Re: [gardeners] Hot stuff - read with care

George Shirley (
Wed, 26 Jul 2000 18:28:59 -0500

Right, a Louisiana hot sauce, sorta like Tabasco sauce. You start with ripe
chiles, chop them fine and put in a crock or jar, put about 3 tablespoons of
pickling salt on top and allow to ferment. It gets so hot down here, even with
the AC running that I put them in the fridge. When I do I put 1/3 cup 5 percent
white vinegar on top to slow or stop any mold. check it at least every other day
to ensure no mold is growing. It's an educated guess as to when it's ready to
finish off. I look for the liquid to be as high as the chopped chiles or to
cover them. I then run it through the food mill to separate the skins and seeds
and then mix the pulp and juice well with about 30 percent by volume vinegar. As
in 1 gallon of pulp and juice you figure 30 percent of that and add as vinegar.
Mix well and allow to mellow for a week or two, you can taste it to see where
you are. Sometimes I add garlic powder to the liquid sometimes I crush up 4 or 5
heads of garlic and put in with the chopped chiles. An exact science it ain't.
Those that have tasted my hot sauce usually like it.

Speaking of chiles, we were in a new Albertson's supermarket here today and they
had Red Savina habaneros for sale at $3.99 a lb. Can't imagine anyone eating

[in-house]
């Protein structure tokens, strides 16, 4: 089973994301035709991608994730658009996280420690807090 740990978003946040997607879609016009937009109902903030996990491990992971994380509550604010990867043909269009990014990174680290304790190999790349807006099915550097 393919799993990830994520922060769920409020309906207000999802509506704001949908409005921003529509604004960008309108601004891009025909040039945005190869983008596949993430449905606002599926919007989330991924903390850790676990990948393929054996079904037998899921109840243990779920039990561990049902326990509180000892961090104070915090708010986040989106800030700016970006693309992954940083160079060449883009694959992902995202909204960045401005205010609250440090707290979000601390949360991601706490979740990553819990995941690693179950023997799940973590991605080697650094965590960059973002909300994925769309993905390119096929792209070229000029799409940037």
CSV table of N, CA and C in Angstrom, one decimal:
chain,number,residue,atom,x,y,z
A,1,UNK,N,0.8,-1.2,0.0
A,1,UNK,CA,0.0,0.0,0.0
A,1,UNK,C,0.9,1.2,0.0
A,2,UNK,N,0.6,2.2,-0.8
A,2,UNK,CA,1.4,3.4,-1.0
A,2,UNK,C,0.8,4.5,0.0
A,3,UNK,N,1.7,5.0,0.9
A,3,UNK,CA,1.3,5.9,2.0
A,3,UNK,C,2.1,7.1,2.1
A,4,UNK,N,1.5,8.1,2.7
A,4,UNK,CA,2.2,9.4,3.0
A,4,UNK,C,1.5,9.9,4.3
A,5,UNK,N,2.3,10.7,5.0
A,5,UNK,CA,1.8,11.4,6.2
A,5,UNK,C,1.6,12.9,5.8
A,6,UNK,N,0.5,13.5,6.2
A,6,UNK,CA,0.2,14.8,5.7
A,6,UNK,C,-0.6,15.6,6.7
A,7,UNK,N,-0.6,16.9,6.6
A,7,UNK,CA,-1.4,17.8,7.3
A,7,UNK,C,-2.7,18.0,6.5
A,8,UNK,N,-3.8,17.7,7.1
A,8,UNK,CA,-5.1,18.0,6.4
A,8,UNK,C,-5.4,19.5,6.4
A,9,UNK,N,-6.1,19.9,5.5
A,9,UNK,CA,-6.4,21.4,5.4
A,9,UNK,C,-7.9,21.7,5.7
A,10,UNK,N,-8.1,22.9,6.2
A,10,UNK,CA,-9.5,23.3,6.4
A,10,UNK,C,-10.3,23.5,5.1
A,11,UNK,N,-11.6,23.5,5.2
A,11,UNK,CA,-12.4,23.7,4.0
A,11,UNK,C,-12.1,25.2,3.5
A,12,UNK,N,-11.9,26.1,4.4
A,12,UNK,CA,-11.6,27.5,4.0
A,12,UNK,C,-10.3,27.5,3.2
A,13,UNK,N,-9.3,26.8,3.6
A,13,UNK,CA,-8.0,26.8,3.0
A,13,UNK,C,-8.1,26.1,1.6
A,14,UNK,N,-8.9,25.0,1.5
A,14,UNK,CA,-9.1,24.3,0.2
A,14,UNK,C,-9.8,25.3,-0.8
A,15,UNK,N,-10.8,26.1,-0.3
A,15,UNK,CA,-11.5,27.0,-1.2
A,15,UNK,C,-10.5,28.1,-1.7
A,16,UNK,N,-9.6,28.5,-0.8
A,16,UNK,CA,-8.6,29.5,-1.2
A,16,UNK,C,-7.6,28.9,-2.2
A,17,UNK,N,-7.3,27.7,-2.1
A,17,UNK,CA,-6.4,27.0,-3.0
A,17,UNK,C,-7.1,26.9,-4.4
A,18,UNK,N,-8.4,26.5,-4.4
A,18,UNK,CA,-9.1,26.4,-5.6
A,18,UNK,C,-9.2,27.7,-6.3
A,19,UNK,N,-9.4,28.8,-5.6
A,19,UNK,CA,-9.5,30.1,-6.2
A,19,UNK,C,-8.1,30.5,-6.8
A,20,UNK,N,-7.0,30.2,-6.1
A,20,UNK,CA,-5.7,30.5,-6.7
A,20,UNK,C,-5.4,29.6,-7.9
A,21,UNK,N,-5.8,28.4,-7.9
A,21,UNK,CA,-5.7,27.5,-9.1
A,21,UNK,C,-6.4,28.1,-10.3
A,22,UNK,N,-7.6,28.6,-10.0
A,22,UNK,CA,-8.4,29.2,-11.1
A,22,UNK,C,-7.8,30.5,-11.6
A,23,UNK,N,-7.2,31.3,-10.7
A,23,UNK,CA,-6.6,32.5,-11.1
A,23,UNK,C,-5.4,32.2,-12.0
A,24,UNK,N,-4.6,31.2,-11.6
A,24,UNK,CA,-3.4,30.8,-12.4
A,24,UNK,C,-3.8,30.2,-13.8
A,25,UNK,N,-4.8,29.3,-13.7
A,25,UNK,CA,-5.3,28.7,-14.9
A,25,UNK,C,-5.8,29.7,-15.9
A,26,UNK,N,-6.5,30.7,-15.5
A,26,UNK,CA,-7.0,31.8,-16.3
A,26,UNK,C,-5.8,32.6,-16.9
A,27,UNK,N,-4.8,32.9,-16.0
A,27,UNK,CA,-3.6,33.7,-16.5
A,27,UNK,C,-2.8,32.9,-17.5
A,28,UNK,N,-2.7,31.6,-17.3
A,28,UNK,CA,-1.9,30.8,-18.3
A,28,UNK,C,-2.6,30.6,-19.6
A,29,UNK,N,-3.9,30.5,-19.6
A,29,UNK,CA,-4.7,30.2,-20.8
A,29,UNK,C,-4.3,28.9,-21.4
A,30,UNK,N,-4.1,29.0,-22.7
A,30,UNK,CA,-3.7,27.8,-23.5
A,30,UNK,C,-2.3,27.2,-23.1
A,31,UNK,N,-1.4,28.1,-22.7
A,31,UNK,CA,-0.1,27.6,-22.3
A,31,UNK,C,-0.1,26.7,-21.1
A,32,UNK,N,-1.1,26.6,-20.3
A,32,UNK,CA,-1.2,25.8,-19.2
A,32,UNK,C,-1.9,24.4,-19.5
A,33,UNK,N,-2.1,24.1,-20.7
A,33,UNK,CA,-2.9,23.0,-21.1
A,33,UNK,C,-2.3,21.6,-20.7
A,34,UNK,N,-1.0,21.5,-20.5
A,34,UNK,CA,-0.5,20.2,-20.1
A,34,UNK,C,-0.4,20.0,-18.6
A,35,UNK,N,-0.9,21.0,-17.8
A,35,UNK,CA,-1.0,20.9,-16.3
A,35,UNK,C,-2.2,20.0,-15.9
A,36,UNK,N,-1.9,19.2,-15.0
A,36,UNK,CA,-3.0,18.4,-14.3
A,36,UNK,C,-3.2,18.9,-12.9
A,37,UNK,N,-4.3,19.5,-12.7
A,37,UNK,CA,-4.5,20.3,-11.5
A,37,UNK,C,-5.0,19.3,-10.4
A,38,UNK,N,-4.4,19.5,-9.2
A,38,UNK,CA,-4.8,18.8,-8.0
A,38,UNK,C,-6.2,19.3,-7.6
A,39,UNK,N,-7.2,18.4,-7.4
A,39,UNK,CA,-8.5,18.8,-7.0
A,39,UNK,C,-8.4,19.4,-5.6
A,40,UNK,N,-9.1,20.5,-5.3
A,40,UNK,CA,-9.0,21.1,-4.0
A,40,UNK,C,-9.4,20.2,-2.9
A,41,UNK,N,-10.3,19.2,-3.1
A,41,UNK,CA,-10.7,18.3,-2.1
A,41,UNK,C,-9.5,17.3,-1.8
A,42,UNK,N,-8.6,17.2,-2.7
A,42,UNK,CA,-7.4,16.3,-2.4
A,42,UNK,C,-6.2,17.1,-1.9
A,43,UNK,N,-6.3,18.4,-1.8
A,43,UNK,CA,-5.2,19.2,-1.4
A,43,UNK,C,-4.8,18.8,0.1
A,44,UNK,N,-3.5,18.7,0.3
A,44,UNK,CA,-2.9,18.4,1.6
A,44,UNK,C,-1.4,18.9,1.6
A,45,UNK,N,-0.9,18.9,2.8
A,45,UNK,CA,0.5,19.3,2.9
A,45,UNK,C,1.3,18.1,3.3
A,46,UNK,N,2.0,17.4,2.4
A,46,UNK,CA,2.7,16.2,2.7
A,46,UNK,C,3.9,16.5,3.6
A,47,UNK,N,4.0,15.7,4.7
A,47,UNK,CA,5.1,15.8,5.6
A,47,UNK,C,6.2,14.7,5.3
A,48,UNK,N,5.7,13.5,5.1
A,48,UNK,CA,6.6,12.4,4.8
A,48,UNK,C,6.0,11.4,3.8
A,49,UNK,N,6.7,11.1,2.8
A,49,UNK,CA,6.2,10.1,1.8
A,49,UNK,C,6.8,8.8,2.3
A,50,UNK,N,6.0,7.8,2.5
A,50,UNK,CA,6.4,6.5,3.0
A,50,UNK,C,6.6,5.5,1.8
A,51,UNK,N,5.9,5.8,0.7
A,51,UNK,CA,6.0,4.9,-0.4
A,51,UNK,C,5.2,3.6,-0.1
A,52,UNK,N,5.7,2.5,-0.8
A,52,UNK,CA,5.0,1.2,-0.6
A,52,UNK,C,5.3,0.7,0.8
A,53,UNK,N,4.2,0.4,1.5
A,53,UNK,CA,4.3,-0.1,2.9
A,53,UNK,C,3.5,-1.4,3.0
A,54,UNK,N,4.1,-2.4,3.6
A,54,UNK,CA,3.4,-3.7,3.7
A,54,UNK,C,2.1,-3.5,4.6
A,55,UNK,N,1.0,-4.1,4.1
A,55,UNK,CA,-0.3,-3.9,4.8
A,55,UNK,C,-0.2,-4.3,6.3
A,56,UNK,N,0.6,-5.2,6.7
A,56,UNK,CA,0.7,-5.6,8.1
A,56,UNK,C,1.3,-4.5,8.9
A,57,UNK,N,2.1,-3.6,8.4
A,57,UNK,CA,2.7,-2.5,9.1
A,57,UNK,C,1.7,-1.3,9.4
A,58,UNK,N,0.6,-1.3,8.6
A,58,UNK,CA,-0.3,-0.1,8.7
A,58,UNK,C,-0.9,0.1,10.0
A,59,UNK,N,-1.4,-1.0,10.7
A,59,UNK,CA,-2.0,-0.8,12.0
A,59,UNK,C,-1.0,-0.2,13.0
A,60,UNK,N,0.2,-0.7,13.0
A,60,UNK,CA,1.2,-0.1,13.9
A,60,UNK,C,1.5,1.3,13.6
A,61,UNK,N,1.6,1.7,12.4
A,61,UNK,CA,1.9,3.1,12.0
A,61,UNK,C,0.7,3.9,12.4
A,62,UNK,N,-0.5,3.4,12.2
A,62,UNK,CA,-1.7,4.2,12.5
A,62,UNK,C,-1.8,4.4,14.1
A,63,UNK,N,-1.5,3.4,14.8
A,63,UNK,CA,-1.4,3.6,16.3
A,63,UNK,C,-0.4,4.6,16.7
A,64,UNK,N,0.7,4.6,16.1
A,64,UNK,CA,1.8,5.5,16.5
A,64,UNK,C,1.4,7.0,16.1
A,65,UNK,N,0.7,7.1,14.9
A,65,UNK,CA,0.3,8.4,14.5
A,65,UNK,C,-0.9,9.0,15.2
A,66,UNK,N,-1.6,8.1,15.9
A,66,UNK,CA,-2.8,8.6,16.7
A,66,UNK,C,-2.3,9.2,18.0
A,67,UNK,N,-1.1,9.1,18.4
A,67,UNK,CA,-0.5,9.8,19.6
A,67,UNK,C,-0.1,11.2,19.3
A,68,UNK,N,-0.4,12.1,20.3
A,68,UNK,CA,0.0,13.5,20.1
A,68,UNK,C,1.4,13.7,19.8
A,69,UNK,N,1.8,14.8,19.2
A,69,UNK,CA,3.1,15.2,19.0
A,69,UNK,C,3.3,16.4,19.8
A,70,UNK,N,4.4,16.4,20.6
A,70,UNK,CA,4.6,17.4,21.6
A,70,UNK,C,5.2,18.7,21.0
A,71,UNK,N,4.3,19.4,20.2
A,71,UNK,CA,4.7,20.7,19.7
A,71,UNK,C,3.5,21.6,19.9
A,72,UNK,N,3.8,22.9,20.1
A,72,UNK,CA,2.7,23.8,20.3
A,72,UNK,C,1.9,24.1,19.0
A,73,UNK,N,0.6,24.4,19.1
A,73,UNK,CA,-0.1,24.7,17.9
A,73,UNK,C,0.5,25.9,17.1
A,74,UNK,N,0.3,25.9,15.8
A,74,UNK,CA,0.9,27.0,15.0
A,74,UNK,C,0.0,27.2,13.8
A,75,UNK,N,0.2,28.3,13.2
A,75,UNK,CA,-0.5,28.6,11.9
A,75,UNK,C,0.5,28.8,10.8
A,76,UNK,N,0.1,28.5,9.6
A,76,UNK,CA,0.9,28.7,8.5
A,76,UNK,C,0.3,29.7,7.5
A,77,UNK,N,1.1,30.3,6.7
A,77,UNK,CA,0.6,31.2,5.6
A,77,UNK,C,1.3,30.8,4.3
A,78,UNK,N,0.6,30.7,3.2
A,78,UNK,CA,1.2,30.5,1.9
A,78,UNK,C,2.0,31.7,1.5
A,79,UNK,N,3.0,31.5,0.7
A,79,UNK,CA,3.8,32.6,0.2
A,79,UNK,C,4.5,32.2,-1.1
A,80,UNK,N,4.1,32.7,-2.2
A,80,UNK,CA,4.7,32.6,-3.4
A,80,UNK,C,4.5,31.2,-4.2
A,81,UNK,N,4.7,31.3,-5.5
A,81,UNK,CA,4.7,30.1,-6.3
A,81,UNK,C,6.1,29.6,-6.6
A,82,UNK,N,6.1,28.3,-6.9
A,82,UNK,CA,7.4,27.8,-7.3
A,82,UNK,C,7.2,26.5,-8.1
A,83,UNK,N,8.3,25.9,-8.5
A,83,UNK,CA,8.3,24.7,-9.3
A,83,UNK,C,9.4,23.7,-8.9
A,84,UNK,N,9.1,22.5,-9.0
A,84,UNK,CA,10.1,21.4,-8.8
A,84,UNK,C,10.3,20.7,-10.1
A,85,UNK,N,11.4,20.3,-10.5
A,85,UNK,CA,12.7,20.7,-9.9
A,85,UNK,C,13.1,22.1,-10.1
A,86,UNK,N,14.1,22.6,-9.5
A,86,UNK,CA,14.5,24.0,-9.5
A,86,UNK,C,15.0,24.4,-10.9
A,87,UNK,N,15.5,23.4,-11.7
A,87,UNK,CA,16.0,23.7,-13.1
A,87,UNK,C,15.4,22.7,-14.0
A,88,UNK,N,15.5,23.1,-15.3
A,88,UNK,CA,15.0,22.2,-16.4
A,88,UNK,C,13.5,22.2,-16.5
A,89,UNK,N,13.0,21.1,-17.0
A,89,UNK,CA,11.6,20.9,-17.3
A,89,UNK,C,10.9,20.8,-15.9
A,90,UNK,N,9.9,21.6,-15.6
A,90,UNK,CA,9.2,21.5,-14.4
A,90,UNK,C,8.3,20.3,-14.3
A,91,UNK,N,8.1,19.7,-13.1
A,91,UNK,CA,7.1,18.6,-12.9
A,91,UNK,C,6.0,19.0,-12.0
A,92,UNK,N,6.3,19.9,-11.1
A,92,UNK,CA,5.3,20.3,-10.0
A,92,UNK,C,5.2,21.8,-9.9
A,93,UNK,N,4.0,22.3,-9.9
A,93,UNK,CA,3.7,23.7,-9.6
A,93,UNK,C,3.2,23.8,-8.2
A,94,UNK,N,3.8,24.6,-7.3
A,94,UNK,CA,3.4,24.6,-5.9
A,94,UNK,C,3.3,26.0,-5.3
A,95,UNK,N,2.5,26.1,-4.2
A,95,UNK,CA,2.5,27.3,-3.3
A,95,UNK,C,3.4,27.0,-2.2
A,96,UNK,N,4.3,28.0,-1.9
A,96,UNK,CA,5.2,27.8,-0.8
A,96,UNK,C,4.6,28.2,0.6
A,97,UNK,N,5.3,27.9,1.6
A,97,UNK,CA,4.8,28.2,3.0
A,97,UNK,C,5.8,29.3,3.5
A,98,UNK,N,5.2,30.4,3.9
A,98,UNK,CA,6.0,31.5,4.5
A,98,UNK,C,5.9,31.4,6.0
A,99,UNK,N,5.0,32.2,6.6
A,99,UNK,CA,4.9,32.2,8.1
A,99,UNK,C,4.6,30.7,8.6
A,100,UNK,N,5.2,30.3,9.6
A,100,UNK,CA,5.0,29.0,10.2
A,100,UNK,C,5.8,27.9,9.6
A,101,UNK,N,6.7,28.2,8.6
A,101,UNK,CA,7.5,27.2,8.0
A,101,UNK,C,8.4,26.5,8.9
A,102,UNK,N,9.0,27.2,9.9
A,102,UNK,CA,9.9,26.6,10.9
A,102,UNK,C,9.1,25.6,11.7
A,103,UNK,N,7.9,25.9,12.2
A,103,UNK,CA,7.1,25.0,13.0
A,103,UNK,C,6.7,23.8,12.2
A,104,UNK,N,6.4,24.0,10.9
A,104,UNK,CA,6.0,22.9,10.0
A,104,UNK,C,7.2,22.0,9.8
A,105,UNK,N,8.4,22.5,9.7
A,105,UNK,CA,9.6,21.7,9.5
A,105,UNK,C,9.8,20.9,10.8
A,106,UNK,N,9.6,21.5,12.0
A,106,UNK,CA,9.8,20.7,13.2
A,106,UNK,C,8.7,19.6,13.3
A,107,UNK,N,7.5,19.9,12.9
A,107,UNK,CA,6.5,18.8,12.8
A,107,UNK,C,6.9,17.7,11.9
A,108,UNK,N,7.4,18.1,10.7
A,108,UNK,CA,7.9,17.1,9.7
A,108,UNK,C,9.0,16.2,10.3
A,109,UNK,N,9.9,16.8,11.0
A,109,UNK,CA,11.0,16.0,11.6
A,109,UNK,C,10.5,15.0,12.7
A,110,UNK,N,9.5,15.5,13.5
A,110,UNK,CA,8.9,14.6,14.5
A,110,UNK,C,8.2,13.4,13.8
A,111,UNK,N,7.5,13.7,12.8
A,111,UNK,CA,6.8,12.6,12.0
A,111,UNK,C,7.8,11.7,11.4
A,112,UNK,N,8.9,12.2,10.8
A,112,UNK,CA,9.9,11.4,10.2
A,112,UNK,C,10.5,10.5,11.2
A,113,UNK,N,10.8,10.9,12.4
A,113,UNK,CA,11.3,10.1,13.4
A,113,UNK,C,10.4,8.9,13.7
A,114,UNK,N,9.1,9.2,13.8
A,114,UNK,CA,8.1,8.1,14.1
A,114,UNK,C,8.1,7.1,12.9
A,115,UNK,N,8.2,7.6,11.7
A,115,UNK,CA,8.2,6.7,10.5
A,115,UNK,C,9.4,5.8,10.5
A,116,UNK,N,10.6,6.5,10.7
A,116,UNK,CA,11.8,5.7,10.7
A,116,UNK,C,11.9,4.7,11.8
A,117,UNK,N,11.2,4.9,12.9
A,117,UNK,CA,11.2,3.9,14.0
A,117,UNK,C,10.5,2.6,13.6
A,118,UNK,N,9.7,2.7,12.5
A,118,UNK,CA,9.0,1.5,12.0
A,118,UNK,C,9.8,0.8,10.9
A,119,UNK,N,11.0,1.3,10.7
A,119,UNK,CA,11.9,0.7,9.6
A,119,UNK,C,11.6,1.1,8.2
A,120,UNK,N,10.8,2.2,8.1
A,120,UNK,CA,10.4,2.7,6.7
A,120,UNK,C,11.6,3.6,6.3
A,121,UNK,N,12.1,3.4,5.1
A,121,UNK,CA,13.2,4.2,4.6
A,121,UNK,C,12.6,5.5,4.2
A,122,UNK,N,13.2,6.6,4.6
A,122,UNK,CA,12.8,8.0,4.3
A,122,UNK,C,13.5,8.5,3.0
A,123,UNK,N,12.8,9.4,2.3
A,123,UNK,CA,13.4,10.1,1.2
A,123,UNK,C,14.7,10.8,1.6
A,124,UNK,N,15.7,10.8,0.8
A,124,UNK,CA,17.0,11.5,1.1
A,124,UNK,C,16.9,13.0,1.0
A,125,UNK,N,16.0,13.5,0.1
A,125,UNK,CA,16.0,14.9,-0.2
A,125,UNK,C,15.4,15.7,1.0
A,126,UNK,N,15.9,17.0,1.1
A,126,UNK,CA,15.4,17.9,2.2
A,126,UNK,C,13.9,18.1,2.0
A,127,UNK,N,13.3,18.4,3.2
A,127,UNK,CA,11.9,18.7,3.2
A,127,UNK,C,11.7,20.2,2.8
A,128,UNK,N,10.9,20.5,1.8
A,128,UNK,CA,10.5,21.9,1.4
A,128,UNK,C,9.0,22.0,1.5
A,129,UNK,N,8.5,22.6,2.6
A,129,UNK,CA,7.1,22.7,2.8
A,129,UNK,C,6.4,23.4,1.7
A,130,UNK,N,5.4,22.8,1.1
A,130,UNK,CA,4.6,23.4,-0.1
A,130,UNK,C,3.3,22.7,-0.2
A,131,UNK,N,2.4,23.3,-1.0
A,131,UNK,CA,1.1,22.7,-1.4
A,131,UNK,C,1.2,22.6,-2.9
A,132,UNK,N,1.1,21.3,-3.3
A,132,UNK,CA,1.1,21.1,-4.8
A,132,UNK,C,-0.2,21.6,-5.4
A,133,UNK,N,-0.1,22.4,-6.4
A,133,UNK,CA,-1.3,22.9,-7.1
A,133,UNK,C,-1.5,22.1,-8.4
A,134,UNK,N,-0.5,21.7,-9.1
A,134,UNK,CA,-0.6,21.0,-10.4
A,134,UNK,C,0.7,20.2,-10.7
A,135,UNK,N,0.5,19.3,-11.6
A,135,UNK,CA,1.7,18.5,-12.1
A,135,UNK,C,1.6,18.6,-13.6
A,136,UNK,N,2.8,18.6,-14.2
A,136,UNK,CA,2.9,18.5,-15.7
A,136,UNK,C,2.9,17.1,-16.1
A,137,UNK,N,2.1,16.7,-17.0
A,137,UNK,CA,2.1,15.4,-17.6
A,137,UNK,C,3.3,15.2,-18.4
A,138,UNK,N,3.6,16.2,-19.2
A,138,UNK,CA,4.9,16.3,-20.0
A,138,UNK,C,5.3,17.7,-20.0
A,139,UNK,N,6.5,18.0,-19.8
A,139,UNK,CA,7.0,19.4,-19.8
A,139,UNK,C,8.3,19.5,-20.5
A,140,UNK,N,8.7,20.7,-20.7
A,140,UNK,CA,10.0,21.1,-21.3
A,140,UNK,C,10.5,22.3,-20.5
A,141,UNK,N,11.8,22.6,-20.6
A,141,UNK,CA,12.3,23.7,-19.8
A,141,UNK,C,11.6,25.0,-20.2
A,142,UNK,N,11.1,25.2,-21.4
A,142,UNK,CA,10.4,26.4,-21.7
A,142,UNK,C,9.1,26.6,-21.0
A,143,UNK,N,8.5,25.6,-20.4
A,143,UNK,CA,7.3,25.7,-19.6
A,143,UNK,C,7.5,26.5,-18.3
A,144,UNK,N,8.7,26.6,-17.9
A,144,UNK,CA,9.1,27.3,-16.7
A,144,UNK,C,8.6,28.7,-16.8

those as they are the hottest chiles in the world.


Jane Burdekin wrote:
> George,
> What exactly are you making?  Is it a tabasco like sauce?   Sounds great, do
> you have a more detailed recipe or is this all of it?  How do you know when
> they are ready to process.  Sounds like something I would like to make..
> Jane
> zone 5 (cloudy today Colorado)
> -----Original Message-----
> From: George Shirley []
> Sent: Wednesday, July 26, 2000 3:30 PM
> To: Gardeners List
> Subject: [gardeners] Hot stuff - read with care
> Just got through running about a gallon of fermented hot chiles through the
> food
> mill. Got a nice slurry of liquid and pulp, no seeds or skins. Added about
> 30%
> by volume of white vinegar to it and have sitting aside to mellow for a week
> prior to bottling. While I was at it I ran about 6 quarts of frozen chiles
> through the food processor and salted the chopped chiles down in the 1.5
> gallon
> crock (ex-cookie jar). Nothing bothered me until I started washing up,
> coughing,
> sneezing, etc began. Forgot to put on my air-purifying respirator. Don't
> have to
> worry about clogged sinuses anymore.
> The chiles that were run through the food mill had only been fermenting for
> a
> little over a month. Usually I let them ferment for a year but this batch
> was
> ready to put up and then some. I've been washing and drying the fresh, ripe,
> chiles and then putting them in a bag in the freezer until I get enough to
> process at once. Evidently the freezing breaks down the cell walls well
> enough
> that the fermentation process is speeded up. I like it better this way as I
> don't lose a batch to mold anymore. Chop it, salt it, and store the crock in
> the
> fridge. Works good for me as I don't have access to a salt mine as does
> Tabasco.
> Oh well, time to start freezing chiles again for another batch.
> George